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Bank Charge Auditors claim banks shun fraud victims

15 November 2006
Banks are increasingly loath to accept responsibility for the losses suffered by victims of fraud, according to a report in the Times.

Mark Radin of Bank Charge Auditors, which helps fraud victims, told the paper the number of cases his advisers saw where banks had either pressed the victim for further proof of innocence or refused to help entirely now stood at 90 per cent.

"It's a sad fact that the burden of proof is on the individual", Owen Roberts from the identity-fraud insurer CPP confirmed.

According to credit firm Experian, assembling the proof of identity needed to back up a consumer complaint can take an individual 300 hours.

But identity theft is a growing threat to consumers, with identity theft cases rising from 22,520 in 2000 to 56,200 in 2005 according to the UK's fraud-prevention service, Cifas.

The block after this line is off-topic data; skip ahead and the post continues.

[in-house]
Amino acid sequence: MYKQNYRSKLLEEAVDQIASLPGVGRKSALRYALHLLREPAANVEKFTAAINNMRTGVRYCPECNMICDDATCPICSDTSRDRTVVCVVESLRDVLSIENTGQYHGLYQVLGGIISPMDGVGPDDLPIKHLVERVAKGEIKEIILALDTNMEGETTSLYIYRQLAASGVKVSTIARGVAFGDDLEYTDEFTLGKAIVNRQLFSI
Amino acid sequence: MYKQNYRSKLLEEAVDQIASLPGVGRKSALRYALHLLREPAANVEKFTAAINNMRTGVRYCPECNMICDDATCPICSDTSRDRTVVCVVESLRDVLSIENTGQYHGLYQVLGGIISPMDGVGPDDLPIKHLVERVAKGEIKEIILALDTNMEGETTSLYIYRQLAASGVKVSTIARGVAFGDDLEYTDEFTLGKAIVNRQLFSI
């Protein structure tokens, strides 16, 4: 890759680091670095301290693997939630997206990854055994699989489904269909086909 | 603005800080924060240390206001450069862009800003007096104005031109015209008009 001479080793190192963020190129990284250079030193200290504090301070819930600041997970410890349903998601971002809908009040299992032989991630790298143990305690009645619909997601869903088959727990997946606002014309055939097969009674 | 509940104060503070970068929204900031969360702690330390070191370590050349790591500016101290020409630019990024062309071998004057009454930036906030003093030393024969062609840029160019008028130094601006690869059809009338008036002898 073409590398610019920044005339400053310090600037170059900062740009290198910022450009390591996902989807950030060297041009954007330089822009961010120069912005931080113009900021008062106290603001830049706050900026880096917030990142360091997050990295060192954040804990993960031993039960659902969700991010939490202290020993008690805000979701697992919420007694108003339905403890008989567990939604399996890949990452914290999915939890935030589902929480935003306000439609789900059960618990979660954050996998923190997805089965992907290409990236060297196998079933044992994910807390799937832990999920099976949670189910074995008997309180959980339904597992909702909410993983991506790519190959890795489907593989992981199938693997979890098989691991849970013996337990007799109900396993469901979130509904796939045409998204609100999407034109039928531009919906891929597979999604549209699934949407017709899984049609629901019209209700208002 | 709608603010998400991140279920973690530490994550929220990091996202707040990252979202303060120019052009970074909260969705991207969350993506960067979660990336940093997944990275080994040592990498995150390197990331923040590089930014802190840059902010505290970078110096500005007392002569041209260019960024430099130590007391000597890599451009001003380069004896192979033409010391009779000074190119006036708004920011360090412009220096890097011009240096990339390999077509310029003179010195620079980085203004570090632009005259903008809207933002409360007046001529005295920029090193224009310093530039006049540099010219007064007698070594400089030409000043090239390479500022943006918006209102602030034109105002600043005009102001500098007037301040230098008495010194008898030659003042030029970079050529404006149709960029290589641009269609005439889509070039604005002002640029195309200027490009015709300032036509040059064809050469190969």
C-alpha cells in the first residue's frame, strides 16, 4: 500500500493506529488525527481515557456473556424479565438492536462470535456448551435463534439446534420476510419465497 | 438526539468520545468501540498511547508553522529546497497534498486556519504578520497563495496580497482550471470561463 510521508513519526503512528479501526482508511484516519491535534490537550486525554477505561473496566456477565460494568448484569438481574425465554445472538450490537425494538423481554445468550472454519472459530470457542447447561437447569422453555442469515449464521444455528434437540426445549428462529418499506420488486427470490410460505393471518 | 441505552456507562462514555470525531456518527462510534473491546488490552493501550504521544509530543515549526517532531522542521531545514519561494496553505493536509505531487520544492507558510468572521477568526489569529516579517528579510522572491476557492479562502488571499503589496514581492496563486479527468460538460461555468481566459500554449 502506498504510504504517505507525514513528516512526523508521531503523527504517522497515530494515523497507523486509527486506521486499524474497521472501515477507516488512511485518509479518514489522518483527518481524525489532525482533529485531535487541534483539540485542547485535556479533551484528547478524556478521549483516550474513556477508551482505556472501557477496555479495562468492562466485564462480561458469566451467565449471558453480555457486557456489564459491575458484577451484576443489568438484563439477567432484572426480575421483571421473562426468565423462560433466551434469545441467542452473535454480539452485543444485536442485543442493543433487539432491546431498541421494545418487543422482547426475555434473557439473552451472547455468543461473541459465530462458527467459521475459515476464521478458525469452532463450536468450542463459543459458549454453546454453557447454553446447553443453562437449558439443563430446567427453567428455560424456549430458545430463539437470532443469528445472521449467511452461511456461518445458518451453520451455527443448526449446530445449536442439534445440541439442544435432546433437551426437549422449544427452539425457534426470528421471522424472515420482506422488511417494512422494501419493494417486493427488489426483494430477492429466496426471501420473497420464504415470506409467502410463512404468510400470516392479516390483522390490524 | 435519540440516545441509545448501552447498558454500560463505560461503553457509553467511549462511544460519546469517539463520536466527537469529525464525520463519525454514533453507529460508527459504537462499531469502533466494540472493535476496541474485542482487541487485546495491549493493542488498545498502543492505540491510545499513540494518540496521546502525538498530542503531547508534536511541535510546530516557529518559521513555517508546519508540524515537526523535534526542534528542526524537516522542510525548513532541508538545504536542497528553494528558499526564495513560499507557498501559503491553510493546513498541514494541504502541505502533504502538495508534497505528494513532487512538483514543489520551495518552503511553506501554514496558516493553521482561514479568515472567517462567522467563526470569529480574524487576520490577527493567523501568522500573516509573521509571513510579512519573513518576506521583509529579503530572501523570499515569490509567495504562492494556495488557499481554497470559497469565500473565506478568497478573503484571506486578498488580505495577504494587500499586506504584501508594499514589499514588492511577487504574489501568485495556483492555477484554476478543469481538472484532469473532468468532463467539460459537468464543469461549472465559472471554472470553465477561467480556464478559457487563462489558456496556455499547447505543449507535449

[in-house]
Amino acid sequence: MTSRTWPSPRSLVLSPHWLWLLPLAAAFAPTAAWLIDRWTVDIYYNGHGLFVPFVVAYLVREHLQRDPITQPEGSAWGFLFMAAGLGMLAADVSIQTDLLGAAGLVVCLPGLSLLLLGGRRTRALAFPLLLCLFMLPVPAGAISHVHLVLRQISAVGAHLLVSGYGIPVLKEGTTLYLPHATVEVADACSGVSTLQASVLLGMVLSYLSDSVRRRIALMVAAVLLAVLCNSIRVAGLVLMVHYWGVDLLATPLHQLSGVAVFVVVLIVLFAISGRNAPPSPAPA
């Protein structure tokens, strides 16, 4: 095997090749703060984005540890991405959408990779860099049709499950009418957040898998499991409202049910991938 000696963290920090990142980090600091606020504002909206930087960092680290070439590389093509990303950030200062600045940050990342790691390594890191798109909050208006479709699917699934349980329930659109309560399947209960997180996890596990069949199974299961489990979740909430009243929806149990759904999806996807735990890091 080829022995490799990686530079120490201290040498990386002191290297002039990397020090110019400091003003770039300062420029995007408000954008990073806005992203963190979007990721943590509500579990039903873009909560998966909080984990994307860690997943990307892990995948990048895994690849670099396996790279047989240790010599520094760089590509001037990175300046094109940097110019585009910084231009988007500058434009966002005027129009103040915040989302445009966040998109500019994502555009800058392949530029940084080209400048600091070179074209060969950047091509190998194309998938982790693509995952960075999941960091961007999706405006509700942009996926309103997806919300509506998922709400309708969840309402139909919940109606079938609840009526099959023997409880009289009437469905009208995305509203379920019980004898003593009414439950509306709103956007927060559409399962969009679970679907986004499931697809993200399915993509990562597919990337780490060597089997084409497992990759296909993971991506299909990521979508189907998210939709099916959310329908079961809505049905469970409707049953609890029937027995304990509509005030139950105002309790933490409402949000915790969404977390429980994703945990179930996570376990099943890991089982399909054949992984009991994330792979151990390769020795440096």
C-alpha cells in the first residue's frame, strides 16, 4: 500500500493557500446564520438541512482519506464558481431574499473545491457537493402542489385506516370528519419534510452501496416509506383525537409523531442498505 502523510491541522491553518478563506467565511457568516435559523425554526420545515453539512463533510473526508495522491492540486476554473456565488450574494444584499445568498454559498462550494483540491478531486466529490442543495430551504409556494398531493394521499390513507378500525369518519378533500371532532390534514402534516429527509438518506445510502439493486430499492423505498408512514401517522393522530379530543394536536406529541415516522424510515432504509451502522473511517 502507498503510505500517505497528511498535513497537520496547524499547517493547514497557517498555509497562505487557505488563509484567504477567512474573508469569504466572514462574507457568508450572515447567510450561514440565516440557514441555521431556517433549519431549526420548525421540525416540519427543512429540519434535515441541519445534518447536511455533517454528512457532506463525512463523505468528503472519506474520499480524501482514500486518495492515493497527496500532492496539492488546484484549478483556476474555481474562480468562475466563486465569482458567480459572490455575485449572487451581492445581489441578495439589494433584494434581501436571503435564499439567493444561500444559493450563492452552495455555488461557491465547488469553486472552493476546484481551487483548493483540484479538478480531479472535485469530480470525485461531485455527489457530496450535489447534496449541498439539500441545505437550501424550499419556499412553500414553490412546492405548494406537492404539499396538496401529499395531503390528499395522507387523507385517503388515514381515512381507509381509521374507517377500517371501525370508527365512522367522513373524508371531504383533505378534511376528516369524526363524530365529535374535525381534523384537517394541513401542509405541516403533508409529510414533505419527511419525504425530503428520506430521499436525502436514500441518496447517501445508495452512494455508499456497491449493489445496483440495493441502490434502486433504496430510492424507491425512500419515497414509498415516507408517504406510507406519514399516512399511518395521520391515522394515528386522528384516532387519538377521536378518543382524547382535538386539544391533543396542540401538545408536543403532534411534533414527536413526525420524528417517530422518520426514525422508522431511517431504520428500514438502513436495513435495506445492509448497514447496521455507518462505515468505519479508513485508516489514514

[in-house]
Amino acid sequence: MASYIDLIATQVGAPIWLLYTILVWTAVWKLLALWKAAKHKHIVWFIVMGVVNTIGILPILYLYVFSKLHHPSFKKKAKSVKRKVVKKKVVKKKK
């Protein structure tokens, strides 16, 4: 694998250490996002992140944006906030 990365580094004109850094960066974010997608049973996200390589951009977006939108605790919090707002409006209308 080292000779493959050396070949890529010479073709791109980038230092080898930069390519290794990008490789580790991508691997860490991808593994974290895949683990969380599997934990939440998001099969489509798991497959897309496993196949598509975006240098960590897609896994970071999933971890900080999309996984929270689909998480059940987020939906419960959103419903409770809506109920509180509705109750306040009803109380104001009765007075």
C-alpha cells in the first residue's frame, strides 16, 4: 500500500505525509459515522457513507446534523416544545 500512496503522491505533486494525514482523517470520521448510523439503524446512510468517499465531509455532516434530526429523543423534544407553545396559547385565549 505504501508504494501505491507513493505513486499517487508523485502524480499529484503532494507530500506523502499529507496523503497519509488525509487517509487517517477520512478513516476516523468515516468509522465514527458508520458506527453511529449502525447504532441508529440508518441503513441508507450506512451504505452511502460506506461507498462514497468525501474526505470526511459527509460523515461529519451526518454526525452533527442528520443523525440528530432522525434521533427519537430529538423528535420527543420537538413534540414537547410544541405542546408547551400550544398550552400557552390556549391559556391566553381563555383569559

Identity theft has risen in significant part due to online activity, such as shopping, where consumers divulge personal information in insecure contexts.

The Association of Payment Clearing Services (Apacs) recently documented a 16-fold surge in the first half of 2006 in the number of recorded incidents of money loss through phishing email scams, which attract customers to external websites and entice them to reveal sensitive information.

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